One of the great revolutions that is quietly taking place at the moment is the adoption of new technology to improve production efficiency.  A lot of small and innovative companies are coming up with revolutionary ways to increase production from our existing oilfields and to look at new ways of production.  Some of the themes at ADIPEC were on big data, cybercrime, security and a change to simple working practices.  

And the Sunshine

Tucked away in Hall 1 were two very interesting and uplifting shows going on.  In the Scottish stand, there were 60 small/medium sized businesses from Scotland selling services and goods, most with brand new exciting and revolutionary technology.  The Scottish stand won the best stand award in the whole of ADIPEC.  For four days next to the Scottish stand, there was also a very good display of Bedouin life with music and a live falcon; they should have won something as well.

There was a discussion on the human side of the downturn but much more revealing was trying to identify what the upturn would look like. The major service companies were describing a number of new techniques to deploy fewer workers more efficiently including multi-tasking, cross training and maximum utilisation of human resources to do the same jobs with much fewer people.  The real question was what would happen in 2018 assuming we move out of this recession.  The answer seemed to be that more young people would be needed and there would be a heavier dependence on multi-skilling. We have heard that before.

The people on the Scottish stand at the back of Hall 1 ended the show knowing that they were part of the future and part of a brand new wave of technology companies that would help support the next upswing in the global oil and gas industry.  They also knew that the threat of ‘peak oil’ and a lack of future in this industry was partly a myth and that the industry and others would tackle those problems in due course.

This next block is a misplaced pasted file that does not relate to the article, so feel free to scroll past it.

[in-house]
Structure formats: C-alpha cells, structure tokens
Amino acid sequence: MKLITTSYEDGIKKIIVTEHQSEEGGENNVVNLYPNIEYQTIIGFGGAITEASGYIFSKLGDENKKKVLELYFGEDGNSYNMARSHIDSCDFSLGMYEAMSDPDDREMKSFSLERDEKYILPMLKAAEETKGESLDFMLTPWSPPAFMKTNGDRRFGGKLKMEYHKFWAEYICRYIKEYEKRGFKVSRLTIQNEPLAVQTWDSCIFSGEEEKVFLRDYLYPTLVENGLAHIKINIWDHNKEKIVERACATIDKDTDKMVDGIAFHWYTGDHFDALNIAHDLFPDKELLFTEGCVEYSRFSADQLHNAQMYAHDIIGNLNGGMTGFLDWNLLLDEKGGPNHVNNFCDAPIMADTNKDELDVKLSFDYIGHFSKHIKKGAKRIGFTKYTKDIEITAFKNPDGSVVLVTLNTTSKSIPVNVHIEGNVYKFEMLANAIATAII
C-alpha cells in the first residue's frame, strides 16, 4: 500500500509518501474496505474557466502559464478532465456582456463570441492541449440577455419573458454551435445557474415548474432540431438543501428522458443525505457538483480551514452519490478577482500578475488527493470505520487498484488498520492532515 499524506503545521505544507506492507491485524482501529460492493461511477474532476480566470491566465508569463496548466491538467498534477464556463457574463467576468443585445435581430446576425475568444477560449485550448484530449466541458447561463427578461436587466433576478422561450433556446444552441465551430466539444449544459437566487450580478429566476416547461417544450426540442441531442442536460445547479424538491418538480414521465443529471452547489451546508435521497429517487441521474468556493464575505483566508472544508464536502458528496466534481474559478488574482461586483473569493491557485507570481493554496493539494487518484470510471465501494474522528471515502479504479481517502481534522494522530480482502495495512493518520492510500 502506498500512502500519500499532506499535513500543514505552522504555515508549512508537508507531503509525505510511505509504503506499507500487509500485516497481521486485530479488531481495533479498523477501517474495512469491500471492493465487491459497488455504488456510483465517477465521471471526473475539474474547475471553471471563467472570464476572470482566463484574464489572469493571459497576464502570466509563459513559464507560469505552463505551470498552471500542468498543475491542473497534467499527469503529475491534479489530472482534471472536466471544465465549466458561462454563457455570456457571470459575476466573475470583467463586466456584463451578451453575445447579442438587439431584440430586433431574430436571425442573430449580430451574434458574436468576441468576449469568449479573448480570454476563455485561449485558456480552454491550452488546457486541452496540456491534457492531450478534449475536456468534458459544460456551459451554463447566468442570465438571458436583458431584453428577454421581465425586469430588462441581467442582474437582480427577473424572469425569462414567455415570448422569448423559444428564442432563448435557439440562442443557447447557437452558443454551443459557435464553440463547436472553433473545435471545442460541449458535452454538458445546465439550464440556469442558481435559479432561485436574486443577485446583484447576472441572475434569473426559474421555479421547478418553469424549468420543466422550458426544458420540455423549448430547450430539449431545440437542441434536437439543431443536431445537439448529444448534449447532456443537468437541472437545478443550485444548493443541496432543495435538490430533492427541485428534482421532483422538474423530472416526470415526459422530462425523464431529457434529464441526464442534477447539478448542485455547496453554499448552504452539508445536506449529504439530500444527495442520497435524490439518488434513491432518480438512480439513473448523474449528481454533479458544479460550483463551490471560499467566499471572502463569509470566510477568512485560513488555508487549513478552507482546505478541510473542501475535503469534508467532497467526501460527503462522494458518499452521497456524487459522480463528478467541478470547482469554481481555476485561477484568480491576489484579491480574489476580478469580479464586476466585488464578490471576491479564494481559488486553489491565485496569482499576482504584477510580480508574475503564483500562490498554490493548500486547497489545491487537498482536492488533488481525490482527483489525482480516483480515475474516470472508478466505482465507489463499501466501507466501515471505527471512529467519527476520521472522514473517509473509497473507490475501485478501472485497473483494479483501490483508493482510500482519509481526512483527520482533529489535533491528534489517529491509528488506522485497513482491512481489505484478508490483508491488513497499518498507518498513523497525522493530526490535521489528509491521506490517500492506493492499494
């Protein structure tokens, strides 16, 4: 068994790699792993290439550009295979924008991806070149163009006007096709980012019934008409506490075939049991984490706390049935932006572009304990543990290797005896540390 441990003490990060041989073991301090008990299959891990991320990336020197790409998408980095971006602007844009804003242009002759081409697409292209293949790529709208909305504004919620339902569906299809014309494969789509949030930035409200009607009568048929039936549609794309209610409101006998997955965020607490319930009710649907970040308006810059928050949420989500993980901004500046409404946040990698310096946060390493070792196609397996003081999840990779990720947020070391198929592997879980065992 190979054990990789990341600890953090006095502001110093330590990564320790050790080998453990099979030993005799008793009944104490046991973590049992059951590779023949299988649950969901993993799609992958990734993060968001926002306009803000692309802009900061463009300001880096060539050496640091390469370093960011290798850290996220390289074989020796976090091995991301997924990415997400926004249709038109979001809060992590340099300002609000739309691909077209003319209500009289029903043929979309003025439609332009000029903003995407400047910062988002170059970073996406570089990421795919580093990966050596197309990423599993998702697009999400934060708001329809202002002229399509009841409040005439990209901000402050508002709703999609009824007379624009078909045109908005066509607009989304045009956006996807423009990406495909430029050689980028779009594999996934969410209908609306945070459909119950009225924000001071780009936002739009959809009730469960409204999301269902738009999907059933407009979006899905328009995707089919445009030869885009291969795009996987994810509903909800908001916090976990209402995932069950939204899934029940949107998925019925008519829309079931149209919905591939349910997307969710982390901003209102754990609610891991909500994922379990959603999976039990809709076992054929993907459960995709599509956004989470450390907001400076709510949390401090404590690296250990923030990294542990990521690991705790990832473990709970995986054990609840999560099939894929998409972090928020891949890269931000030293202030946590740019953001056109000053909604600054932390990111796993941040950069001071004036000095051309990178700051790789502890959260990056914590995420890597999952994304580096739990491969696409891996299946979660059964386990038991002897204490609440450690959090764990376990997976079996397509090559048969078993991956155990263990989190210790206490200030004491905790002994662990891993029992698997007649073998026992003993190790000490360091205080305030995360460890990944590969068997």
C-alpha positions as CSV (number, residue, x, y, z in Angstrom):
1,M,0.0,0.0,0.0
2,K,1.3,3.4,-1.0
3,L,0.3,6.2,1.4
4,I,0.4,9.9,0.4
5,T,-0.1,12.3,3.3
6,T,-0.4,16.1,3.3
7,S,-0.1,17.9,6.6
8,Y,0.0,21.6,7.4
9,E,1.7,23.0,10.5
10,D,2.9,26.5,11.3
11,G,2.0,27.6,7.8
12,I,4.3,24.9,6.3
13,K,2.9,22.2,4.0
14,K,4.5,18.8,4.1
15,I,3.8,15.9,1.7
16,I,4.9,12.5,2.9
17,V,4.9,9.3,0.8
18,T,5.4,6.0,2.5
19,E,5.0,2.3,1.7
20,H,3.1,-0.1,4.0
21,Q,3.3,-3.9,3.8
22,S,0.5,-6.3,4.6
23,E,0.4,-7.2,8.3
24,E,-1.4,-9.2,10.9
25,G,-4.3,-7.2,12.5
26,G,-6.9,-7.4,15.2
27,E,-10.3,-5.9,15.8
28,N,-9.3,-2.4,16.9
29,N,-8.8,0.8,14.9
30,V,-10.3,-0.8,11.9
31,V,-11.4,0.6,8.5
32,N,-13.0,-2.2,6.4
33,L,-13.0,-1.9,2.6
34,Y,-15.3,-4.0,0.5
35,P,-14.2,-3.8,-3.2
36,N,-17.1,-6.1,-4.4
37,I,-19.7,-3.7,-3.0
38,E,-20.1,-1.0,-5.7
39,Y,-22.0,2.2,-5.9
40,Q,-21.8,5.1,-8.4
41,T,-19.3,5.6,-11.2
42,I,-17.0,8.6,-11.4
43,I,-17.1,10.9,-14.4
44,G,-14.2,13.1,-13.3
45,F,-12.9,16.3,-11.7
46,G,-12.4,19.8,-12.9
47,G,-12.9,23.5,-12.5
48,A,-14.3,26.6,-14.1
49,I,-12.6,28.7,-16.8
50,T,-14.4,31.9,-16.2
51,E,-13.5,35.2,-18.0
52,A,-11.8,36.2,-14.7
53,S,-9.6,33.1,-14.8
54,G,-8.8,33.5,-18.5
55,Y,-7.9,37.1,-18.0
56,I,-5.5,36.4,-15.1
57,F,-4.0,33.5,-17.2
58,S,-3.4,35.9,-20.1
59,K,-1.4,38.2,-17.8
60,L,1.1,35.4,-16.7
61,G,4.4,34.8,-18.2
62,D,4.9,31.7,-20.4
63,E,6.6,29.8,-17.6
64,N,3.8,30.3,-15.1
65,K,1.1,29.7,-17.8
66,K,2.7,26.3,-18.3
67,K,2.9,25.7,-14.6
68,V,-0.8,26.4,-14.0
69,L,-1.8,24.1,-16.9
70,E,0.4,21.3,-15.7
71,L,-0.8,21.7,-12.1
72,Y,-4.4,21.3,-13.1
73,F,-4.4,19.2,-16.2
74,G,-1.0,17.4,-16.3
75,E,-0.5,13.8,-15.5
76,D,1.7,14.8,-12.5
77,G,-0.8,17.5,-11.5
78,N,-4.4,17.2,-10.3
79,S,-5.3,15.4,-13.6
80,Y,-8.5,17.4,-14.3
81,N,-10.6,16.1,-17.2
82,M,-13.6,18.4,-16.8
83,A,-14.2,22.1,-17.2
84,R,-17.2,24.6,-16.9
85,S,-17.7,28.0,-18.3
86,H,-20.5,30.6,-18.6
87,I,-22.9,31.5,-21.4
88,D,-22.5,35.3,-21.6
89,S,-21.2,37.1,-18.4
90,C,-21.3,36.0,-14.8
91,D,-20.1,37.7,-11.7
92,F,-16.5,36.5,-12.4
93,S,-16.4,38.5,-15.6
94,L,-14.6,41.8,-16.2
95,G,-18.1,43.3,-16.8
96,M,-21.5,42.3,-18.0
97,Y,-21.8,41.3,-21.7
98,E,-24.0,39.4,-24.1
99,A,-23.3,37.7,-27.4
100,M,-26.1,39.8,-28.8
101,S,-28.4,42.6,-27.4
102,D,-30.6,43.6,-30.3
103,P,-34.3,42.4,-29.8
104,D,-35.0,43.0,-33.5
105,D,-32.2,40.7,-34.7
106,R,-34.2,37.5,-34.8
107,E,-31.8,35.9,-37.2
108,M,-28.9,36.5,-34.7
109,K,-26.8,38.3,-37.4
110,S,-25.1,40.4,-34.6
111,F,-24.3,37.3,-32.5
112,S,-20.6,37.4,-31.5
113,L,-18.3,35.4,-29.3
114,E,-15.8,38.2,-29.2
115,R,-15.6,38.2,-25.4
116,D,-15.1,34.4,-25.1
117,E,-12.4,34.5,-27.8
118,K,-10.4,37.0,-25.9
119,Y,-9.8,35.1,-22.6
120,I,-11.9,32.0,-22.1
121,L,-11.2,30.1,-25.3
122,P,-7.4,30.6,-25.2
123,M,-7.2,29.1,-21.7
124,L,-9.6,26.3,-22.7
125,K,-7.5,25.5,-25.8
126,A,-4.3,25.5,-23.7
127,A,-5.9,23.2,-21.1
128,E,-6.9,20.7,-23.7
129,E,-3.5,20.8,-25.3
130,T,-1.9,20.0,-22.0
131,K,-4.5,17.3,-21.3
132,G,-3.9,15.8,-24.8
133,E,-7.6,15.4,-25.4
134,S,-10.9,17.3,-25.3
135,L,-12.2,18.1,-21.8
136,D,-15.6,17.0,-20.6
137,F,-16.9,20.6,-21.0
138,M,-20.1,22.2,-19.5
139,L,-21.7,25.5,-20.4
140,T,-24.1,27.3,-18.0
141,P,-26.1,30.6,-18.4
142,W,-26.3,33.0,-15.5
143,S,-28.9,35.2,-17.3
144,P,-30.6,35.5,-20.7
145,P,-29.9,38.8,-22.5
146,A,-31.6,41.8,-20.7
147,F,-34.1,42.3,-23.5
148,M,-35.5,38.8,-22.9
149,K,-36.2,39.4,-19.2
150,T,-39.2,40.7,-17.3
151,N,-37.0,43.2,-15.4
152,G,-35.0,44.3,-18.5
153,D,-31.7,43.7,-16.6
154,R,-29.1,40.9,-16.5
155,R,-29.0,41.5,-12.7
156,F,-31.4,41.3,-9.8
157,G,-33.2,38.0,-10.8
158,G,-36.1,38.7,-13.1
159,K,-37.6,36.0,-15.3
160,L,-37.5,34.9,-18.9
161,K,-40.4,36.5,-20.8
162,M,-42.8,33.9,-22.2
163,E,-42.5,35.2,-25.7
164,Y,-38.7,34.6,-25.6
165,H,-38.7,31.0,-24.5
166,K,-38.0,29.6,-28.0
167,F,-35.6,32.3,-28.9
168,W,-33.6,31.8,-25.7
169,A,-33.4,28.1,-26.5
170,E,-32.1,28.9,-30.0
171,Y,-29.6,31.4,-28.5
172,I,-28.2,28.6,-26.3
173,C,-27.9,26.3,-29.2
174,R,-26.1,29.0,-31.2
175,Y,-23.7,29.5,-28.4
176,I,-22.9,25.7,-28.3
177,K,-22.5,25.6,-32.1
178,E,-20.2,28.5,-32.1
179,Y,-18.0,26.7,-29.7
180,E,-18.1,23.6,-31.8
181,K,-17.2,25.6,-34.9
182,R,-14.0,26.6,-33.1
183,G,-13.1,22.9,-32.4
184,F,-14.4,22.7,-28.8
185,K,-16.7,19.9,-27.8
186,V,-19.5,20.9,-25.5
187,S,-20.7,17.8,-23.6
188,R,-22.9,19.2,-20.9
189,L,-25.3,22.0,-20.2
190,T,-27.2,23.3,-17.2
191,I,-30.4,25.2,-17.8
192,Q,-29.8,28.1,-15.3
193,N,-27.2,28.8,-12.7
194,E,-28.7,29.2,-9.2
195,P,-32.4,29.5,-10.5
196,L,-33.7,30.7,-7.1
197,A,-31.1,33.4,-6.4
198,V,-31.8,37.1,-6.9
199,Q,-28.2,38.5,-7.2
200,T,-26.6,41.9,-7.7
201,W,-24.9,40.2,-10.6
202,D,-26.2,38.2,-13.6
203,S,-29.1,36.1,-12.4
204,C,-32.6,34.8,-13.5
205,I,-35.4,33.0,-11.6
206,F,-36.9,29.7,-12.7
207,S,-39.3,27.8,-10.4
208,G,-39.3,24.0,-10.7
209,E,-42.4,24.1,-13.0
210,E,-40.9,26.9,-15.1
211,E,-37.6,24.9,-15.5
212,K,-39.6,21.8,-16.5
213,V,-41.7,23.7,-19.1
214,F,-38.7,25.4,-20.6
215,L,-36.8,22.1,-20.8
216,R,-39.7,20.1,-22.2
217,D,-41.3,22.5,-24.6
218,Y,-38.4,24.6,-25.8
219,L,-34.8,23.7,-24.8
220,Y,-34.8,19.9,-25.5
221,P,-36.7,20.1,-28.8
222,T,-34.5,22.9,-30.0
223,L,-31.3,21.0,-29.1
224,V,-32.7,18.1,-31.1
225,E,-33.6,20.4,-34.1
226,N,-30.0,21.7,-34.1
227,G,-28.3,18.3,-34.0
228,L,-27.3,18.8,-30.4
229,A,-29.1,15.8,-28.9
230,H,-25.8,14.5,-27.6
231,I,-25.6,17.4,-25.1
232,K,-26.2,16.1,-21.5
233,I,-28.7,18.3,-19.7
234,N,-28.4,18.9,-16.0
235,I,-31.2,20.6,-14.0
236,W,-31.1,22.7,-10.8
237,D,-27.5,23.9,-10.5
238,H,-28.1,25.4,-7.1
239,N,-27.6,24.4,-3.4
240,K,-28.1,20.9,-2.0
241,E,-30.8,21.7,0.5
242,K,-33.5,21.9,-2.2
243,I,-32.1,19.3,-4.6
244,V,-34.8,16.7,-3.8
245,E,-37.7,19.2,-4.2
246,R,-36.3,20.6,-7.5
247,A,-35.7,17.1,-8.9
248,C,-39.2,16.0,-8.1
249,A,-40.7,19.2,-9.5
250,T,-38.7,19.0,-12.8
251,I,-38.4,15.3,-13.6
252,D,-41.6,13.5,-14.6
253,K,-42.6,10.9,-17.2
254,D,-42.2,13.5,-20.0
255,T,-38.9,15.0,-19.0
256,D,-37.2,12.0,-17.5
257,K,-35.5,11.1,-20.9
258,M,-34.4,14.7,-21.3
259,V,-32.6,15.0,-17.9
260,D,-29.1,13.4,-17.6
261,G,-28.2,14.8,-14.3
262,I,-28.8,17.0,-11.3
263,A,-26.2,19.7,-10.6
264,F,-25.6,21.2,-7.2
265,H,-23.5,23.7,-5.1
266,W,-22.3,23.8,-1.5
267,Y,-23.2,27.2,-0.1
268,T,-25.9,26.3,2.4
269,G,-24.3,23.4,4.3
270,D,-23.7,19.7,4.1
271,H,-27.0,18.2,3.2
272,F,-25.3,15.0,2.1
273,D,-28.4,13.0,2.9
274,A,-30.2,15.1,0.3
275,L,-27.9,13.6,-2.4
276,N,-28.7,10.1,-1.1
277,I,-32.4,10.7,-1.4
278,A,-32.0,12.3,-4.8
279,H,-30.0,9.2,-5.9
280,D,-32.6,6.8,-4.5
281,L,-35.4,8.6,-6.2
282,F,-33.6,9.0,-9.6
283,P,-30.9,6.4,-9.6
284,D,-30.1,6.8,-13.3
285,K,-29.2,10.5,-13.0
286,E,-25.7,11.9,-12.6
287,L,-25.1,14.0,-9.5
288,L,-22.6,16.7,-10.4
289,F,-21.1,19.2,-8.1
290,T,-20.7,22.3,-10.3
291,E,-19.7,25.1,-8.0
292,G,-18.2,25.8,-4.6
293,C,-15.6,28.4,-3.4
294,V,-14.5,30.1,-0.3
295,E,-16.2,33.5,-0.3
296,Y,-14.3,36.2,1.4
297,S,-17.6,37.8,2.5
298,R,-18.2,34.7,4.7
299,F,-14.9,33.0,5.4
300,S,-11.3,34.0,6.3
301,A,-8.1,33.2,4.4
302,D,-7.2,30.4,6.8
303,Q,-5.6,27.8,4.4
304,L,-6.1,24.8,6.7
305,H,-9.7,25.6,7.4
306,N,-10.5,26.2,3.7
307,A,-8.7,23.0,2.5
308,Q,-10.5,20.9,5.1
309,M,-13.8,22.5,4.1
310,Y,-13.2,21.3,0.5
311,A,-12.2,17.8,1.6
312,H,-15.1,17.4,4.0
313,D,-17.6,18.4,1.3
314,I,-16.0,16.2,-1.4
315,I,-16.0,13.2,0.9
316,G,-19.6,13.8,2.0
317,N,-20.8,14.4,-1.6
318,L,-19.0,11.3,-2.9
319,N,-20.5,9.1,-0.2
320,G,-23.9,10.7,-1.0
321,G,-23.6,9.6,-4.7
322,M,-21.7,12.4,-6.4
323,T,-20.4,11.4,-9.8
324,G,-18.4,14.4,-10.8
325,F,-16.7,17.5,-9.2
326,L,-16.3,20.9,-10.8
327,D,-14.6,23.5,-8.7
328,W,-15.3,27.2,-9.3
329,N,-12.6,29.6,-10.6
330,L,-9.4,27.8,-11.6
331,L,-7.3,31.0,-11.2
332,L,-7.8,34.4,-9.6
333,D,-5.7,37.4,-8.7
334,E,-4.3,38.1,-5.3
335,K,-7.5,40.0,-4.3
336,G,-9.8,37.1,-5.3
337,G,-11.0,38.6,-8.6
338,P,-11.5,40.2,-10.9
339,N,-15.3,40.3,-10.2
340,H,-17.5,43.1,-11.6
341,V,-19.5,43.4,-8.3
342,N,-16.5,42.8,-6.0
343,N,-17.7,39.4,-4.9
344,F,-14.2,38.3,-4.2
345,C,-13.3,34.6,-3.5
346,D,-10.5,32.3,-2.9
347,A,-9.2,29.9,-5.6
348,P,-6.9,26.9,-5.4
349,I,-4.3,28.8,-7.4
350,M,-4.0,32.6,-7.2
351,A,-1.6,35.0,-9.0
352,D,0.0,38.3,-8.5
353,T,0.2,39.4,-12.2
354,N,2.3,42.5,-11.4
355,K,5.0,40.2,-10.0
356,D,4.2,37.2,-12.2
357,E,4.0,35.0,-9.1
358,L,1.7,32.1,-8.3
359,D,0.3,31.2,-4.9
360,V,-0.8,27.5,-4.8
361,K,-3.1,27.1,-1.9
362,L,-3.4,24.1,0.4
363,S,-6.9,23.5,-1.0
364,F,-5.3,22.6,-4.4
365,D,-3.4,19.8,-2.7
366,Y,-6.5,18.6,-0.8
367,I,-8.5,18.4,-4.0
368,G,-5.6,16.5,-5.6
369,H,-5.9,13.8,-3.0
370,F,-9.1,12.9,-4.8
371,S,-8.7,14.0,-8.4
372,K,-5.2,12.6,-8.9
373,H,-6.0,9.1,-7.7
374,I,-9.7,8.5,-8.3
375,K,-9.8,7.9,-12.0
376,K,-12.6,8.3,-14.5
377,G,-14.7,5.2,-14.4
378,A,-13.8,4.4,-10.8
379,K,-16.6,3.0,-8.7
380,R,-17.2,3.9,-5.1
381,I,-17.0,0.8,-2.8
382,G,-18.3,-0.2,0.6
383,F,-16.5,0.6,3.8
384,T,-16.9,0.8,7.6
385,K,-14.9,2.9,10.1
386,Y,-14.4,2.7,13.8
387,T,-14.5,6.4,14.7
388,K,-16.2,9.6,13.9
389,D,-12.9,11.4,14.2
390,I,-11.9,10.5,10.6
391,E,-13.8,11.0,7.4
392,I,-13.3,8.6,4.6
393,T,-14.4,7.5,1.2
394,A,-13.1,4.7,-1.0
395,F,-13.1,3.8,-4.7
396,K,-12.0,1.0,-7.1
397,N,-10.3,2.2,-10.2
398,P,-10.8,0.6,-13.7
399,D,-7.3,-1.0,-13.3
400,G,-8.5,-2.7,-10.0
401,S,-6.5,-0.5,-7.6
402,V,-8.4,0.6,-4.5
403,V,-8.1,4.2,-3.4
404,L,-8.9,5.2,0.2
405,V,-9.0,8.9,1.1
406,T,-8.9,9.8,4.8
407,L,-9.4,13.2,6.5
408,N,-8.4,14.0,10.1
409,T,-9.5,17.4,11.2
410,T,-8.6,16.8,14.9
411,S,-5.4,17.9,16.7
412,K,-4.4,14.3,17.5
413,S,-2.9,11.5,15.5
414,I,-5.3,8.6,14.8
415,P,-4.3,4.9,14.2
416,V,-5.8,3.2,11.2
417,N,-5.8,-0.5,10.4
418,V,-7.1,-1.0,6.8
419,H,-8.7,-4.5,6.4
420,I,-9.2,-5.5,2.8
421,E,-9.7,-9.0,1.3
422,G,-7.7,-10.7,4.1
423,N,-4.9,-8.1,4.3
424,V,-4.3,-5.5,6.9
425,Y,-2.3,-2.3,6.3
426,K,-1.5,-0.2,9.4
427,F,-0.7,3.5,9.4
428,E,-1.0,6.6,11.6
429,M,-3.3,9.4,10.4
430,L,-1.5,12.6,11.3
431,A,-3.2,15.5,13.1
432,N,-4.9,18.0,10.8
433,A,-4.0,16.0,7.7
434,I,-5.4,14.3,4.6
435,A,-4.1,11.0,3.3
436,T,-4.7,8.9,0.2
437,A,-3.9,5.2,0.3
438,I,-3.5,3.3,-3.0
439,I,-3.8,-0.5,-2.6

The issue of ‘localisation’ seems to be ever more important in order to concurrently run with globalisation rather than compete against it.  In ‘The Sellout’ by Paul Beatty (The Man Booker Prize, 2016), the author deals with the issue of enhancing social and educational performance in a gang torn district of Los Angeles called Dickens.  While the book focuses on race and segregation, to my mind the big issue is the erosion of local communities and ‘delocalisation’.  The district of Dickens in LA gets erased by the government authorities but the by the end of the book (through local efforts) it has been formally recognised again.  ‘Localisation’ is as important as globalisation.

In Aberdeen we face few of the problems of Dickens; around £2 billion will be spent on infrastructure over the next few years in one of the worlds most northerly and vibrant cities.  Compared to areas like Dickens, we are lucky enough to have good housing, social services and education and to benefit from localisation as well as being at the centre of a global industry.  Economic growth in Aberdeen and the UK will depend on entrepreneurs and small businesses to create local employment, wealth and opportunities.  It is often local people and companies that get communities out of a slump. That is the key to localisation.  Aberdeen and the North East of Scotland has always been too small to survive within itself – it has always had to generate expertise within the City and surrounding area and then trade those ideas globally whether it be fisheries, granite, food, drink or oil and gas i.e. its services and products.

So Mr Dudley, if you cannot make it to Aberdeen, Nigeria or Venezuela in your busy schedule in 2017 why not next year visit the Scottish stand at ADIPEC 2017 to see what your future looks like. You will get a good welcome and plenty to think about.

If you have any queries in relation to the above please get in touch with a member of the Stronachs Upstream Oil & Gas Team.

Ewan Neilson, Partner

 

Chambers UK 2106

Contact Info

ABERDEEN OFFICE
28 Albyn Place, Aberdeen AB10 1YL
Tel: +44 1224 845845

 

INVERNESS OFFICE
Camas House, Pavilion 3, Fairways
Business Park, Inverness IV2 6AA
Tel: + 44 1463 713225

The Legal 500 logo